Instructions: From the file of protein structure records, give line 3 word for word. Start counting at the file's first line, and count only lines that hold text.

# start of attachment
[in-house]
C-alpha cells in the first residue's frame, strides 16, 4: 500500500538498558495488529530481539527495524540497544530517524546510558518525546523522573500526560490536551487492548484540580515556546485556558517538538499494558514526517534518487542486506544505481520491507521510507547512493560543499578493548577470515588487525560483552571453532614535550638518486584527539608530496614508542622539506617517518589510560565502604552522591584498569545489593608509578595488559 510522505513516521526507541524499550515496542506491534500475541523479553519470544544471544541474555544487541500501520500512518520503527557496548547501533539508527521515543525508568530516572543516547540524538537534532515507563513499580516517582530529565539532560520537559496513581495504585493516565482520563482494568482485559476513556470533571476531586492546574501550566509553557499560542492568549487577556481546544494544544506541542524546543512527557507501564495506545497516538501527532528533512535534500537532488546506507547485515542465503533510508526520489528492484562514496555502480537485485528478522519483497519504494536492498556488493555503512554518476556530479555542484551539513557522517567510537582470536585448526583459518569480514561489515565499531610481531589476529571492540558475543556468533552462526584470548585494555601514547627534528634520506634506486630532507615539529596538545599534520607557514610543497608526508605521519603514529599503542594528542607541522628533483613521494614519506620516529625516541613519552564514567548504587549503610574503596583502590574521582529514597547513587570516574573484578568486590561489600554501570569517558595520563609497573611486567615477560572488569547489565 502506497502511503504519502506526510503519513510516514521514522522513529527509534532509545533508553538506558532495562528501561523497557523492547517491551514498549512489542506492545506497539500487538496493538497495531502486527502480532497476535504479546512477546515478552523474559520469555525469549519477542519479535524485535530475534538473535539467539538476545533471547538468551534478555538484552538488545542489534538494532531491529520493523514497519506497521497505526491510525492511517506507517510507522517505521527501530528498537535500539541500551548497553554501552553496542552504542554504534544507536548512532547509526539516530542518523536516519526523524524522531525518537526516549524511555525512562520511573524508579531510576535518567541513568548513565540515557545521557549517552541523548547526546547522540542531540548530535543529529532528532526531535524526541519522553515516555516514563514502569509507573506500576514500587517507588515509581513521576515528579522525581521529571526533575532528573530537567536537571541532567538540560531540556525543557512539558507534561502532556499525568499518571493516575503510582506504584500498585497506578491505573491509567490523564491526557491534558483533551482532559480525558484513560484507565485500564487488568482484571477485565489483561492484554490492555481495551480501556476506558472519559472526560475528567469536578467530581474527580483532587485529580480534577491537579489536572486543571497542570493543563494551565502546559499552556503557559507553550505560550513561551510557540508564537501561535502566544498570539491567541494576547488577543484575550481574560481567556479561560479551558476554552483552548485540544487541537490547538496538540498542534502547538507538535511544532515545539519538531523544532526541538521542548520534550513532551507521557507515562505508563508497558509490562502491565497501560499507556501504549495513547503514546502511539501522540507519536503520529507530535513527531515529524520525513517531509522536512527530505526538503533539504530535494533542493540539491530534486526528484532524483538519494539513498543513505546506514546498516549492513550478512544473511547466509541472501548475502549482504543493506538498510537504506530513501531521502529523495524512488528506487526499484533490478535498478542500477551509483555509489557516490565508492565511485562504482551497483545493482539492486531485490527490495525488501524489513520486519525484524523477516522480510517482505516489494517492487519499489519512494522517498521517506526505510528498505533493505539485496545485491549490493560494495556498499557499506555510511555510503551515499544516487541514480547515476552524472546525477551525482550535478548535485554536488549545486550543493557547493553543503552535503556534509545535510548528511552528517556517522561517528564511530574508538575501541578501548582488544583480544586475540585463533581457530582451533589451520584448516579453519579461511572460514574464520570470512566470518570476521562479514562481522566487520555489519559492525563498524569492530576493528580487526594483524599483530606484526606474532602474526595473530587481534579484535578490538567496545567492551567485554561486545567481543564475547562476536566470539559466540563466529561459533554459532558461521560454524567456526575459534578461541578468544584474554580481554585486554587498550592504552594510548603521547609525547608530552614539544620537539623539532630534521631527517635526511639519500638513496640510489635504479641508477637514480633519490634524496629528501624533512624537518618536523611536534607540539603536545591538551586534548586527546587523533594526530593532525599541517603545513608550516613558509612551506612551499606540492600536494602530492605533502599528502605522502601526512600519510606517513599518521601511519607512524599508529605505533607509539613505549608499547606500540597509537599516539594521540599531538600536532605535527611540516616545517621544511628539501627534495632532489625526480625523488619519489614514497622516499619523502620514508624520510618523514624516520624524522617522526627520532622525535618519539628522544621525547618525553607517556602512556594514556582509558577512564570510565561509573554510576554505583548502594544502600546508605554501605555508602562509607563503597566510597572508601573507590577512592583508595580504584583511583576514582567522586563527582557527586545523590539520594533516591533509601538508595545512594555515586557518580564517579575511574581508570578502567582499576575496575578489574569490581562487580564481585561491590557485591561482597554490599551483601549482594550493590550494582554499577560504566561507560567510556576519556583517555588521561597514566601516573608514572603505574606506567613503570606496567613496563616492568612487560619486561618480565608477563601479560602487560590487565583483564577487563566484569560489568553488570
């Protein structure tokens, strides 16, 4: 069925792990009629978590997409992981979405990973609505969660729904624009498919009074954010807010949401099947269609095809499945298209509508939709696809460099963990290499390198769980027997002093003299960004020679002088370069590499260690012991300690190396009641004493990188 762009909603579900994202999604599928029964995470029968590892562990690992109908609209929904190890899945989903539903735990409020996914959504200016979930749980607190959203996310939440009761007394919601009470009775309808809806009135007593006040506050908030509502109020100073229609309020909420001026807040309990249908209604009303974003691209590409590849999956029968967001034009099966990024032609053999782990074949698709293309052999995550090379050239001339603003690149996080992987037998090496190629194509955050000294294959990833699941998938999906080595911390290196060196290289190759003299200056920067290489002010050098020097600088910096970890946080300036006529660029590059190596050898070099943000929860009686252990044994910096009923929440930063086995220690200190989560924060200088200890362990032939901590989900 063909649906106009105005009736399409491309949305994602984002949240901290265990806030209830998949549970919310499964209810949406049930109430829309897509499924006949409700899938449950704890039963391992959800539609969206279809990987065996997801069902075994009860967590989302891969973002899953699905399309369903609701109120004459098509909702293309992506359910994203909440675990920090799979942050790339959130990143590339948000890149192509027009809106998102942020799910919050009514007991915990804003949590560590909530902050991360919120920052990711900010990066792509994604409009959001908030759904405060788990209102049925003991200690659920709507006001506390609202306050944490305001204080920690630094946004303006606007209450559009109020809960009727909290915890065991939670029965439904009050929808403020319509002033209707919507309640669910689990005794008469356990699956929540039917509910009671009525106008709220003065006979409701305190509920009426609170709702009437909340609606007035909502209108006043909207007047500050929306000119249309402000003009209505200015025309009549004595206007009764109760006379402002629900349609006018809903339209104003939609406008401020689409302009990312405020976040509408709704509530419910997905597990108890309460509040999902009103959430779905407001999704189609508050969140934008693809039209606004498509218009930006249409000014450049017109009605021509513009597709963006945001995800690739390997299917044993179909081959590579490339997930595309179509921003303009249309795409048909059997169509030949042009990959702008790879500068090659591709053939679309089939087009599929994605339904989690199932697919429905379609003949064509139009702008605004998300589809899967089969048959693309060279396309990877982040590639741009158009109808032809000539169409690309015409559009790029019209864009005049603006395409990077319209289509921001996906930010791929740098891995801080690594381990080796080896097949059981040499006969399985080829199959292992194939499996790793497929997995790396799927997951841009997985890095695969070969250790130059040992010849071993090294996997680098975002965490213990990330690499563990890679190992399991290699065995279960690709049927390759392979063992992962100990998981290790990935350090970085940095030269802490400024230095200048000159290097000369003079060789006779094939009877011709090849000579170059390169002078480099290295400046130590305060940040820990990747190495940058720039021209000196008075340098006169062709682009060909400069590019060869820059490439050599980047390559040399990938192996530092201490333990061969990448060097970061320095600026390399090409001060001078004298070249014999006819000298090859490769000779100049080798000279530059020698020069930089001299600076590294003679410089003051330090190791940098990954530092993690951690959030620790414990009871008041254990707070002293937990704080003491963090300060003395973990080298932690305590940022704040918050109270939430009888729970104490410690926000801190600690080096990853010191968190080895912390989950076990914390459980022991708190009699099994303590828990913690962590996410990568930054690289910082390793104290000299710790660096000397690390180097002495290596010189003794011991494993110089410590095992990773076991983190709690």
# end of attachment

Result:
């Protein structure tokens, strides 16, 4: 069925792990009629978590997409992981979405990973609505969660729904624009498919009074954010807010949401099947269609095809499945298209509508939709696809460099963990290499390198769980027997002093003299960004020679002088370069590499260690012991300690190396009641004493990188 762009909603579900994202999604599928029964995470029968590892562990690992109908609209929904190890899945989903539903735990409020996914959504200016979930749980607190959203996310939440009761007394919601009470009775309808809806009135007593006040506050908030509502109020100073229609309020909420001026807040309990249908209604009303974003691209590409590849999956029968967001034009099966990024032609053999782990074949698709293309052999995550090379050239001339603003690149996080992987037998090496190629194509955050000294294959990833699941998938999906080595911390290196060196290289190759003299200056920067290489002010050098020097600088910096970890946080300036006529660029590059190596050898070099943000929860009686252990044994910096009923929440930063086995220690200190989560924060200088200890362990032939901590989900 063909649906106009105005009736399409491309949305994602984002949240901290265990806030209830998949549970919310499964209810949406049930109430829309897509499924006949409700899938449950704890039963391992959800539609969206279809990987065996997801069902075994009860967590989302891969973002899953699905399309369903609701109120004459098509909702293309992506359910994203909440675990920090799979942050790339959130990143590339948000890149192509027009809106998102942020799910919050009514007991915990804003949590560590909530902050991360919120920052990711900010990066792509994604409009959001908030759904405060788990209102049925003991200690659920709507006001506390609202306050944490305001204080920690630094946004303006606007209450559009109020809960009727909290915890065991939670029965439904009050929808403020319509002033209707919507309640669910689990005794008469356990699956929540039917509910009671009525106008709220003065006979409701305190509920009426609170709702009437909340609606007035909502209108006043909207007047500050929306000119249309402000003009209505200015025309009549004595206007009764109760006379402002629900349609006018809903339209104003939609406008401020689409302009990312405020976040509408709704509530419910997905597990108890309460509040999902009103959430779905407001999704189609508050969140934008693809039209606004498509218009930006249409000014450049017109009605021509513009597709963006945001995800690739390997299917044993179909081959590579490339997930595309179509921003303009249309795409048909059997169509030949042009990959702008790879500068090659591709053939679309089939087009599929994605339904989690199932697919429905379609003949064509139009702008605004998300589809899967089969048959693309060279396309990877982040590639741009158009109808032809000539169409690309015409559009790029019209864009005049603006395409990077319209289509921001996906930010791929740098891995801080690594381990080796080896097949059981040499006969399985080829199959292992194939499996790793497929997995790396799927997951841009997985890095695969070969250790130059040992010849071993090294996997680098975002965490213990990330690499563990890679190992399991290699065995279960690709049927390759392979063992992962100990998981290790990935350090970085940095030269802490400024230095200048000159290097000369003079060789006779094939009877011709090849000579170059390169002078480099290295400046130590305060940040820990990747190495940058720039021209000196008075340098006169062709682009060909400069590019060869820059490439050599980047390559040399990938192996530092201490333990061969990448060097970061320095600026390399090409001060001078004298070249014999006819000298090859490769000779100049080798000279530059020698020069930089001299600076590294003679410089003051330090190791940098990954530092993690951690959030620790414990009871008041254990707070002293937990704080003491963090300060003395973990080298932690305590940022704040918050109270939430009888729970104490410690926000801190600690080096990853010191968190080895912390989950076990914390459980022991708190009699099994303590828990913690962590996410990568930054690289910082390793104290000299710790660096000397690390180097002495290596010189003794011991494993110089410590095992990773076991983190709690």